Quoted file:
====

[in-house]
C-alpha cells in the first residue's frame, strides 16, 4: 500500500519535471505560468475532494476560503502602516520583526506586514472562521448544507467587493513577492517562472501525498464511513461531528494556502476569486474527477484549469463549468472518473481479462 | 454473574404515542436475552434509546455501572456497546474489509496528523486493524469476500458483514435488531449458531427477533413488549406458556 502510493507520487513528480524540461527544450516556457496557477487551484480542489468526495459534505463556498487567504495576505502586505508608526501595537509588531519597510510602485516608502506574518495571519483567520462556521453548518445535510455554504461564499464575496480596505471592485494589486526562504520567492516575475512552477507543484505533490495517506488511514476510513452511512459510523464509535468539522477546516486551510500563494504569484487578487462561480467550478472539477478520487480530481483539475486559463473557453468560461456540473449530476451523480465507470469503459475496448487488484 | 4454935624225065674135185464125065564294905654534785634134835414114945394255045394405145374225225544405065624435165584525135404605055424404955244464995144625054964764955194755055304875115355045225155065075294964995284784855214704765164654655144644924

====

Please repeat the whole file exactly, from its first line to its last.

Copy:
[in-house]
C-alpha cells in the first residue's frame, strides 16, 4: 500500500519535471505560468475532494476560503502602516520583526506586514472562521448544507467587493513577492517562472501525498464511513461531528494556502476569486474527477484549469463549468472518473481479462 | 454473574404515542436475552434509546455501572456497546474489509496528523486493524469476500458483514435488531449458531427477533413488549406458556 502510493507520487513528480524540461527544450516556457496557477487551484480542489468526495459534505463556498487567504495576505502586505508608526501595537509588531519597510510602485516608502506574518495571519483567520462556521453548518445535510455554504461564499464575496480596505471592485494589486526562504520567492516575475512552477507543484505533490495517506488511514476510513452511512459510523464509535468539522477546516486551510500563494504569484487578487462561480467550478472539477478520487480530481483539475486559463473557453468560461456540473449530476451523480465507470469503459475496448487488484 | 4454935624225065674135185464125065564294905654534785634134835414114945394255045394405145374225225544405065624435165584525135404605055424404955244464995144625054964764955194755055304875115355045225155065075294964995284784855214704765164654655144644924